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In Havana Cigars, vitolas refers to a specific shape, ring gauge and length when a cigar is made.

Two cigars of the same vitola, no matter how they differ in brand, age, commercial name, whether a regular production or a Special Production, are expected to be identical in shape, ring gauge and length.

In the Cuban cigar industry, before or after the Revolution, there are two sets of vitolas names.

The vitolas de galera or factory vitolas, refers to the name the factories give to a certain vitola they make, despite the final products being presented to the customers might have diffrent tobacco blends and each given an individual commercial name.

The vitolas de salida, or commercial vitolas, refer to the names given to the cigars when presented to the customer(is the name you find on the box – the market name).

The vitolas de galera are not stated in the cigar boxes and the customer is not supposed to know them.

For each cigar brand, there may be more than one vitola de salida for each vitola de galera.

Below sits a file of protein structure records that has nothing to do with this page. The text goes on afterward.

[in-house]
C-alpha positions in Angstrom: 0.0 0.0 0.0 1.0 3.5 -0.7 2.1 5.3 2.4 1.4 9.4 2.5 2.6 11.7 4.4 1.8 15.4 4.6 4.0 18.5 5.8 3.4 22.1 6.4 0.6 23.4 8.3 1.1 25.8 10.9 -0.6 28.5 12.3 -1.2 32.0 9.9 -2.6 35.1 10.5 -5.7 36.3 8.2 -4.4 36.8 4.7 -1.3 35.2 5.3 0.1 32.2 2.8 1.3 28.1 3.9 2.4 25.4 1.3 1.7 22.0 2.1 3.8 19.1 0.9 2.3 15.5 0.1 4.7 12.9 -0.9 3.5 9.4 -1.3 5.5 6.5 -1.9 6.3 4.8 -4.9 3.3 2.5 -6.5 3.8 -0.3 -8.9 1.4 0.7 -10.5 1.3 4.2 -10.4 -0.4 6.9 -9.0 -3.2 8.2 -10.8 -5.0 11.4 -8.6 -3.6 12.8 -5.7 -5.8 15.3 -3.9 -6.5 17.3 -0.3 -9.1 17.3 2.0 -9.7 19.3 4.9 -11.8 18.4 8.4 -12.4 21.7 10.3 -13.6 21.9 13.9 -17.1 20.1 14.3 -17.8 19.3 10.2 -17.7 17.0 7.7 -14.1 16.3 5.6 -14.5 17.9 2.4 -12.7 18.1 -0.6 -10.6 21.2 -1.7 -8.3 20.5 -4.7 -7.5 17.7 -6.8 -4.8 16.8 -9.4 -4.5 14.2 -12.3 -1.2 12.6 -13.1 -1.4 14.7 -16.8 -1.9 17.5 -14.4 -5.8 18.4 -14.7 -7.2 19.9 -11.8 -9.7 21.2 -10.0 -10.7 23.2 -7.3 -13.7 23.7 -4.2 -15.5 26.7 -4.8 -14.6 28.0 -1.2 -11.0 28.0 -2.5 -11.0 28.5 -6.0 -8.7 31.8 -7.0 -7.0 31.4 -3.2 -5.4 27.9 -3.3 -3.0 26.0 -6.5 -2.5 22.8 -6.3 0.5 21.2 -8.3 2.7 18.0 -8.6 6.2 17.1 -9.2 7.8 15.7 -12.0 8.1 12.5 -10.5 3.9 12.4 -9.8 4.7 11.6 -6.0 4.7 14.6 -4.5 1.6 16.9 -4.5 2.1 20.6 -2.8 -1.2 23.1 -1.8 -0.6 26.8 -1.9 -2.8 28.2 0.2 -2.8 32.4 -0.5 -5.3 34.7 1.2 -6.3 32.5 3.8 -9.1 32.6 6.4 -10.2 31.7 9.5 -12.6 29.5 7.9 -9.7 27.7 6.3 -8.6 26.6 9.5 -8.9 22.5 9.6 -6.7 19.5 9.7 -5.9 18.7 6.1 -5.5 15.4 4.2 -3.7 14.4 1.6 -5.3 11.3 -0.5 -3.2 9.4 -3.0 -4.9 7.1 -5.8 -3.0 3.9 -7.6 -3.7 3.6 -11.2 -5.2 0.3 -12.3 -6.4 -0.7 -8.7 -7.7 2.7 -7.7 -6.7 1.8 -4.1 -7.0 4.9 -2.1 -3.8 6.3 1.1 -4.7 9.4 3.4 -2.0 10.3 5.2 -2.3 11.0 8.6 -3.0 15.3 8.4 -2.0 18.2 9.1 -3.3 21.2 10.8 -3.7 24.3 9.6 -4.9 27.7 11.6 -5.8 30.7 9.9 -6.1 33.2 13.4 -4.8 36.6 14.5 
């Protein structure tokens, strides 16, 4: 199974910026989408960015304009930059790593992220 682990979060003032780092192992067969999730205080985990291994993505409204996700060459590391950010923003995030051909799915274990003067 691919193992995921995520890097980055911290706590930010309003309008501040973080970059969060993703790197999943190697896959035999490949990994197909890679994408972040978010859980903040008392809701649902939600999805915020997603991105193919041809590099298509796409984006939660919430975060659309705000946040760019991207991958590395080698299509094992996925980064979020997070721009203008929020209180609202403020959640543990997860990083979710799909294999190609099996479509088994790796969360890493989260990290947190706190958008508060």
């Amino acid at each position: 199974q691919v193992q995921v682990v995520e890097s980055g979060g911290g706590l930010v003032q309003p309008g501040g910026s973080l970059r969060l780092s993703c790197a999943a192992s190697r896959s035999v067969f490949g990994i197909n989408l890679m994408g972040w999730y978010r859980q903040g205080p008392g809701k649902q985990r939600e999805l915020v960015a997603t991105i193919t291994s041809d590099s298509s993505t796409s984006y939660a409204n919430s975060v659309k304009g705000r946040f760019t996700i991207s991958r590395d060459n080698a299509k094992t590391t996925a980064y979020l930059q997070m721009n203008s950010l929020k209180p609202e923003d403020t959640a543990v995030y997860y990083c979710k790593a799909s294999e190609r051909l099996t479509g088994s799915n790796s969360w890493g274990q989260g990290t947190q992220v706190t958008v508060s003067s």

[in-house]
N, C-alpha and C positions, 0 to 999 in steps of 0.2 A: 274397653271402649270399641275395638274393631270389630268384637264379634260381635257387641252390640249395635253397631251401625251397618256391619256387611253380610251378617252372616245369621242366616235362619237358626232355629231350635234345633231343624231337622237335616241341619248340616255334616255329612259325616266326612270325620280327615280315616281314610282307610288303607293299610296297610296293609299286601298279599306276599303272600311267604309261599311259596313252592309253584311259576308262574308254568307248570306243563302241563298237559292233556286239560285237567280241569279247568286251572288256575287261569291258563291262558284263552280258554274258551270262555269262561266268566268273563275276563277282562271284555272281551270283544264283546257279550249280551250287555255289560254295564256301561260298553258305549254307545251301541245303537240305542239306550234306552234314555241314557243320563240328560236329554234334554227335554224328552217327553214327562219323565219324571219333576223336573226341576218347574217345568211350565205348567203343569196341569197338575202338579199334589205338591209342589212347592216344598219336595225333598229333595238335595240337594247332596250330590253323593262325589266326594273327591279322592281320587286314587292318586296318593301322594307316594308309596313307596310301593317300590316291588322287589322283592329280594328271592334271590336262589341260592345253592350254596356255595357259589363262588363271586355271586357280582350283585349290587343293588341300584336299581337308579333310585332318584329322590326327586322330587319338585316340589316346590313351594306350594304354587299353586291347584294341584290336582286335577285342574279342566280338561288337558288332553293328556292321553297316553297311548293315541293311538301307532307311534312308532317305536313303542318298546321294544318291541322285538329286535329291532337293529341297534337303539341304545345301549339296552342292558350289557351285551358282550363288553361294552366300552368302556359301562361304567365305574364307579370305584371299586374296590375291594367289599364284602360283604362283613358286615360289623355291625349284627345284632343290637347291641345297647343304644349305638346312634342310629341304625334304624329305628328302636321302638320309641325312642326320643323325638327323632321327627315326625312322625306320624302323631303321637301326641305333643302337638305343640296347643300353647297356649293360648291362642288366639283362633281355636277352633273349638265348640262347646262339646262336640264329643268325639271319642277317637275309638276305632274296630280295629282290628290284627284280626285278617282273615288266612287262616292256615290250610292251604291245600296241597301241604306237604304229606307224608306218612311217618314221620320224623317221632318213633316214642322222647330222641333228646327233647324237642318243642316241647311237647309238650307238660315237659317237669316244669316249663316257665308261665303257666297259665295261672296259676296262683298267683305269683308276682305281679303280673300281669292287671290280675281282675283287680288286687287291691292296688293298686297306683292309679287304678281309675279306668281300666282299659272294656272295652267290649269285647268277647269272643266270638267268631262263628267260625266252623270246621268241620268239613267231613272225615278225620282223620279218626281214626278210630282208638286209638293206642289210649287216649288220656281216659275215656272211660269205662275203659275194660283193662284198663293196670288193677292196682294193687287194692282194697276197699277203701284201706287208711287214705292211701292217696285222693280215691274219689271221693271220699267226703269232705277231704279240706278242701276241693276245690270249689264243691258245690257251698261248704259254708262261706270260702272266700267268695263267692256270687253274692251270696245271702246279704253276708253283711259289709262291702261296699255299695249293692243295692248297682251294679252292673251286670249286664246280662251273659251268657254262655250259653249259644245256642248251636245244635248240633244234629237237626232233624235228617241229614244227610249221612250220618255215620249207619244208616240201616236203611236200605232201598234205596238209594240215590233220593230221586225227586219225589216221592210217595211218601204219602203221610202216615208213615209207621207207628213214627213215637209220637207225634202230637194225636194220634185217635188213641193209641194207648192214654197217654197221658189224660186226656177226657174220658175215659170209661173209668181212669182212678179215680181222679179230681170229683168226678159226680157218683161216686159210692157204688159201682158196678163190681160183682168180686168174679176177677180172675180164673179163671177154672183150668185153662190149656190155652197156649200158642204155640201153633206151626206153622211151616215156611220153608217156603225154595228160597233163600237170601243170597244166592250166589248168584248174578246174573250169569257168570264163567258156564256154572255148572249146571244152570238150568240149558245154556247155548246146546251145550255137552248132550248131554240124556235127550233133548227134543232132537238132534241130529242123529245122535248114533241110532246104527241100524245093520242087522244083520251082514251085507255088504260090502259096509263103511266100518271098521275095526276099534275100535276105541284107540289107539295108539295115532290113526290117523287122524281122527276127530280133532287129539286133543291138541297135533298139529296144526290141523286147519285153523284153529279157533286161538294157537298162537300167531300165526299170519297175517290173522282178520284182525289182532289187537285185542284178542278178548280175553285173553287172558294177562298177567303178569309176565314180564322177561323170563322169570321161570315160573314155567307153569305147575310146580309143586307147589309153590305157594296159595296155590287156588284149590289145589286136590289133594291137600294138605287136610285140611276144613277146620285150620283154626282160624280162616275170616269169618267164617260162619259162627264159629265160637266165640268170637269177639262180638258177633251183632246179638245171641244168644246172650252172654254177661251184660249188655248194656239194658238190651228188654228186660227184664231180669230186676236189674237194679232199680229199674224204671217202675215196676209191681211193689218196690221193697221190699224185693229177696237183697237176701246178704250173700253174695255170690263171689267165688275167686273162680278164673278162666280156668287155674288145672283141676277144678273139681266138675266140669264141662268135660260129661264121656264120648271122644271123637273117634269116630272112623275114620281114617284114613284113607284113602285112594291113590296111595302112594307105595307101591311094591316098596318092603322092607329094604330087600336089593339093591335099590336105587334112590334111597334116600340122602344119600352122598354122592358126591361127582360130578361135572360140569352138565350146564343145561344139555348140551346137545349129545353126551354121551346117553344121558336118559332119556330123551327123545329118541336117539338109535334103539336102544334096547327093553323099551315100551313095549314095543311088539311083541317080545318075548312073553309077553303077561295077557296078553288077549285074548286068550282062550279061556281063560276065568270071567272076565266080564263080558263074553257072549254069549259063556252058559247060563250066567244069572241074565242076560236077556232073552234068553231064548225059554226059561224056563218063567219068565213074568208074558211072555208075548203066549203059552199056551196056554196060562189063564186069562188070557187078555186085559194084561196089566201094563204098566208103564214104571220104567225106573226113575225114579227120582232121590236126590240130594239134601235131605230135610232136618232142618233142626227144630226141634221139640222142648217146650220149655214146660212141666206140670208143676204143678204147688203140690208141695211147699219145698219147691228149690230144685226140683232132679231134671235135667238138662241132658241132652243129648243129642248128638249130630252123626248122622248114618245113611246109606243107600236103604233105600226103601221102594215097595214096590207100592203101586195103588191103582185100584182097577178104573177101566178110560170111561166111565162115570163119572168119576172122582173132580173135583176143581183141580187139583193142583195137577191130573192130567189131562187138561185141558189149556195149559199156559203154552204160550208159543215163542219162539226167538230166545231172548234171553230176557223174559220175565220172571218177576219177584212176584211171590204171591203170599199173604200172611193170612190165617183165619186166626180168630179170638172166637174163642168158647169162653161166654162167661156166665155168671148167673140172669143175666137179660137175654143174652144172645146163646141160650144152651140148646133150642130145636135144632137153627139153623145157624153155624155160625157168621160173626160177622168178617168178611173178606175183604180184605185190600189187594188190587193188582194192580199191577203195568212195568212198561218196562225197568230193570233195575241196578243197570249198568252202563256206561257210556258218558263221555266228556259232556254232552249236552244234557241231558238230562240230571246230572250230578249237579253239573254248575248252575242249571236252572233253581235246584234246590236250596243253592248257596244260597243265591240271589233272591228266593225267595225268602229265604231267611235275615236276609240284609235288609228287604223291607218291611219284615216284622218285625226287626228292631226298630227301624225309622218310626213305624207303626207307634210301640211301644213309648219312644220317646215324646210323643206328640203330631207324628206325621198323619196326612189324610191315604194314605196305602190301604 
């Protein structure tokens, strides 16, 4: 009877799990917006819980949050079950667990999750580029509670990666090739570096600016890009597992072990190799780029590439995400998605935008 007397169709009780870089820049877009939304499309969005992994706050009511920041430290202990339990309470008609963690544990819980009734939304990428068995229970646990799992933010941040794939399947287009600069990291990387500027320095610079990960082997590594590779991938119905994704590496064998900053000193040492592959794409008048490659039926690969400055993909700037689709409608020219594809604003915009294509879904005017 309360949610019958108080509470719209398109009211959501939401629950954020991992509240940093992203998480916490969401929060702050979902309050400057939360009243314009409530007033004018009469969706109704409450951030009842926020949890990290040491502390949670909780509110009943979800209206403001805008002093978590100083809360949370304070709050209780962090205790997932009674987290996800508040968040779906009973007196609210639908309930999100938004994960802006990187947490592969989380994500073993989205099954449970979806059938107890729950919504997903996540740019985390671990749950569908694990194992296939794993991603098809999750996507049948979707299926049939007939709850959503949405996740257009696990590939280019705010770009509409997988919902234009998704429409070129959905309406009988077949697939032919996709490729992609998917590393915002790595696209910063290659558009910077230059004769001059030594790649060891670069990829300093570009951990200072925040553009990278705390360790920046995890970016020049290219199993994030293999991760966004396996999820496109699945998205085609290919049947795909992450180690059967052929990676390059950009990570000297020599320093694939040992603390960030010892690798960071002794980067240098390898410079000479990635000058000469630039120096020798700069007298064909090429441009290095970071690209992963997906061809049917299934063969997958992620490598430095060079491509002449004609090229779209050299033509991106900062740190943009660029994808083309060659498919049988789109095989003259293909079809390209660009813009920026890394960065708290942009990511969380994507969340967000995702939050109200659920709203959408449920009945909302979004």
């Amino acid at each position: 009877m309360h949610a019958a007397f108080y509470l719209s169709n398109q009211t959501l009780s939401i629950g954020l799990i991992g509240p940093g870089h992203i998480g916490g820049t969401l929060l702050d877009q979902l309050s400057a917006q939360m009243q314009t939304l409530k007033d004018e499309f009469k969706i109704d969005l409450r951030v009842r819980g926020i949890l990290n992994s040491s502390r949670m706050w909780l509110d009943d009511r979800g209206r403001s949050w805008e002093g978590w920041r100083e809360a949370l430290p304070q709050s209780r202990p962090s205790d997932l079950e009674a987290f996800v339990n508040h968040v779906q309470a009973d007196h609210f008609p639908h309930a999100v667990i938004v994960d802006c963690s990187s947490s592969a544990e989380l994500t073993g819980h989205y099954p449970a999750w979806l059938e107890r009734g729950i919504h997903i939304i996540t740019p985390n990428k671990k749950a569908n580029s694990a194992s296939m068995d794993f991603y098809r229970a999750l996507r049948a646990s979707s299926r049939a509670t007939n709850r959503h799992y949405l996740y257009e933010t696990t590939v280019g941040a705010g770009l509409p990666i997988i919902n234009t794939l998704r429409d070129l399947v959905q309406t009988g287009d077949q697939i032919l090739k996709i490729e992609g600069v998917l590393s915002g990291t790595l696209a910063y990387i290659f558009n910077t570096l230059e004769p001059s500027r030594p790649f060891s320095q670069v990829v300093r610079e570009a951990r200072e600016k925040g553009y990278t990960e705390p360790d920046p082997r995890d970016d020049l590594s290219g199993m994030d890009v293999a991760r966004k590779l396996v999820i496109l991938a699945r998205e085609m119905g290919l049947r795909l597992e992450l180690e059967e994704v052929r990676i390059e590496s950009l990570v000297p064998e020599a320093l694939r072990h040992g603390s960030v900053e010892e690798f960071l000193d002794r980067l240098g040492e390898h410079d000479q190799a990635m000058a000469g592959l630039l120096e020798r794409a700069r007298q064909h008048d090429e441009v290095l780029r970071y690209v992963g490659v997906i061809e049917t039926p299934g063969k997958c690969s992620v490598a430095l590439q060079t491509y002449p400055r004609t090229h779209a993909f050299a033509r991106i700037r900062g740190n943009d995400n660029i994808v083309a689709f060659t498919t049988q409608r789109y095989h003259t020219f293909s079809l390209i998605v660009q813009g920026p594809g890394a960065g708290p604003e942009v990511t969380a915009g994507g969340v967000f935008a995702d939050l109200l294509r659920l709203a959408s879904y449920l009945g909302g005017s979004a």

Brand: Romeo y JulietaVitola de Galera: Julieta 2 – Vitolas de Salida: Cleamenceau, Churchills, Prince of Wales.

Before 1980, different cigar factories had their own different vitolas de galera. The situation created tremendous confusion for customers. All the different vitolas de galera were united and simplified in the year 1980 – only 72 remained.

Numbers beginning with ”4”, ”5” and ”6” always mean totally hand-made with full leaves. Numbers beginning with ”2” always mean totally machine-made. Numbers beginning with ”7” mean machine-bunched and hand-finished, or can occasionally mean totally hand-made with full leaves.

Totalmente a mano” means Totally handmade.

This hallmark has appeared on the bottom of Havana cigar boxes since 1989. Cigar boxes without this hallmark mean totally machine-made cigars.


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